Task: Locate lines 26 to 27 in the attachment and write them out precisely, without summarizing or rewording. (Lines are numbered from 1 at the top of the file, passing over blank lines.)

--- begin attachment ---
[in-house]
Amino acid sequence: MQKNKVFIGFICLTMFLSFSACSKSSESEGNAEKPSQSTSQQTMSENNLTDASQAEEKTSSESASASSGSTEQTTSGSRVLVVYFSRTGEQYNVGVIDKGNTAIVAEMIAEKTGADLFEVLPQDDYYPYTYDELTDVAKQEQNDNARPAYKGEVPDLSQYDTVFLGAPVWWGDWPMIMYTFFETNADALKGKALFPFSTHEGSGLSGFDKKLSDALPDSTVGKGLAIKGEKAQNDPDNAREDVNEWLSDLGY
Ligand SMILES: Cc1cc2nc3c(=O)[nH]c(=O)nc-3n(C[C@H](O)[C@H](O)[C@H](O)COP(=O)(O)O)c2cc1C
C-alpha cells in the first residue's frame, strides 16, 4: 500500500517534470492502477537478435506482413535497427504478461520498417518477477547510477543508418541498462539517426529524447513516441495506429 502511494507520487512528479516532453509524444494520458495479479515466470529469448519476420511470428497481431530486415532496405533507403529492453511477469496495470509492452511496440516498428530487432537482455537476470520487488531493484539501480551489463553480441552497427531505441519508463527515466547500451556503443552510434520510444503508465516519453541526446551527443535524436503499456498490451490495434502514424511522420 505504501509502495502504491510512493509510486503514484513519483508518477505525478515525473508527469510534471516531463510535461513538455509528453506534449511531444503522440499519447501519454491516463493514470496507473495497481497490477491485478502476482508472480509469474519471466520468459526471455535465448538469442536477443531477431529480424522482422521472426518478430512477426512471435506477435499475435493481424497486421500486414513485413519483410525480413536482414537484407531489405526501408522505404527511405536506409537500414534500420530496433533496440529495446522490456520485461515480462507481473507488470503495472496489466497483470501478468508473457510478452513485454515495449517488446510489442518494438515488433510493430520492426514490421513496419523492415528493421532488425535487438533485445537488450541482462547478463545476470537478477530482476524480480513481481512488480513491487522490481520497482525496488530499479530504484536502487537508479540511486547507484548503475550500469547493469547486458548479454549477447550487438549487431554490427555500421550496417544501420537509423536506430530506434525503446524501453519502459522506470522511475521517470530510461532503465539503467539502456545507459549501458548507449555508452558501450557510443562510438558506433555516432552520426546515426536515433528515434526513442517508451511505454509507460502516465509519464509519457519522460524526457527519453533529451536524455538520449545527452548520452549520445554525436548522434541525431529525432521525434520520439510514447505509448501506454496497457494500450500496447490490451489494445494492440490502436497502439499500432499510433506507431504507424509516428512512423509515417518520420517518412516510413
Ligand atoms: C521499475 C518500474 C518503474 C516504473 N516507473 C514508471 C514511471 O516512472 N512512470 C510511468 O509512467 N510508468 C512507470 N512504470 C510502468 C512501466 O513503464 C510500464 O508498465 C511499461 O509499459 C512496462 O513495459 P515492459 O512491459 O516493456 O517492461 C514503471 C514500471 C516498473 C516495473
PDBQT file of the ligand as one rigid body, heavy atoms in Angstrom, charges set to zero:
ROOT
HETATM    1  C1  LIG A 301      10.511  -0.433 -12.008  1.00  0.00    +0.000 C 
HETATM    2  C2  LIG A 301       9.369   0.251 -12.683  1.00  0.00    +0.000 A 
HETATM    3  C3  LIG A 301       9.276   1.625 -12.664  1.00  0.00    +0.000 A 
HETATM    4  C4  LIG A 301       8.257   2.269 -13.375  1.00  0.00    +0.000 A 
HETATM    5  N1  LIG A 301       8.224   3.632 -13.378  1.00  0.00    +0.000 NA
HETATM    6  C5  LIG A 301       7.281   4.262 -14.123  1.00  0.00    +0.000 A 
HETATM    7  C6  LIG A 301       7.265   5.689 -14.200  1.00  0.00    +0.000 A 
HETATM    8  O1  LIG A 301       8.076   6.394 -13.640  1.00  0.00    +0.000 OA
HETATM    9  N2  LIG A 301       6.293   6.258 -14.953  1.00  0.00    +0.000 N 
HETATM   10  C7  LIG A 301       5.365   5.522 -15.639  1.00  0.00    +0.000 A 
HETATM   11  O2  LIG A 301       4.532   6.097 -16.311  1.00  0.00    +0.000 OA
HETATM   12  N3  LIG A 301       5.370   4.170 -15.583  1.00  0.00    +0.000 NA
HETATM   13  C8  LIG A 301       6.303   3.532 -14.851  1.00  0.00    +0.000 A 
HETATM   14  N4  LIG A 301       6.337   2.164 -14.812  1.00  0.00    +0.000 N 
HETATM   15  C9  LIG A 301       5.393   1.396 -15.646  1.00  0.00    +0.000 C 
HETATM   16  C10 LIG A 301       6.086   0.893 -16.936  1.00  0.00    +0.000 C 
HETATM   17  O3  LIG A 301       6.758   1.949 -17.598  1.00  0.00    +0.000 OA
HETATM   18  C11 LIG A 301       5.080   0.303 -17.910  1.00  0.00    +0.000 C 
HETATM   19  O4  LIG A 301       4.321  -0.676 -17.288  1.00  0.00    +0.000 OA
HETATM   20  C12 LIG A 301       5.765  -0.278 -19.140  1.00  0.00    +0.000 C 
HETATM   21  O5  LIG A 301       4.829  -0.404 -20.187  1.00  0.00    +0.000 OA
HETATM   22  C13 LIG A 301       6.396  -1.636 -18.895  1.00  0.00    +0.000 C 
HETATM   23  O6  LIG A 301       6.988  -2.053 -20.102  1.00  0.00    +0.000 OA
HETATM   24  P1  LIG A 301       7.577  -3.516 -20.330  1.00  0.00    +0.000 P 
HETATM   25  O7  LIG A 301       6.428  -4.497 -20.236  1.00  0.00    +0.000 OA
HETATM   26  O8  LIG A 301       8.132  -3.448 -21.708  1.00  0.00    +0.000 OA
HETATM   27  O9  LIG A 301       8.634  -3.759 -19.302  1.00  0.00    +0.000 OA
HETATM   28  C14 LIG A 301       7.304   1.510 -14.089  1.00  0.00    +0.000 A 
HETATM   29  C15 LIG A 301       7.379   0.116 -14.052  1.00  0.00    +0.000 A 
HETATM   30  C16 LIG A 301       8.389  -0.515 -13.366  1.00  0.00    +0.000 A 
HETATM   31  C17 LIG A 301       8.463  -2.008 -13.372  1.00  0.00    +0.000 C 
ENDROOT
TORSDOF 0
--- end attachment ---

HETATM   19  O4  LIG A 301       4.321  -0.676 -17.288  1.00  0.00    +0.000 OA
HETATM   20  C12 LIG A 301       5.765  -0.278 -19.140  1.00  0.00    +0.000 C 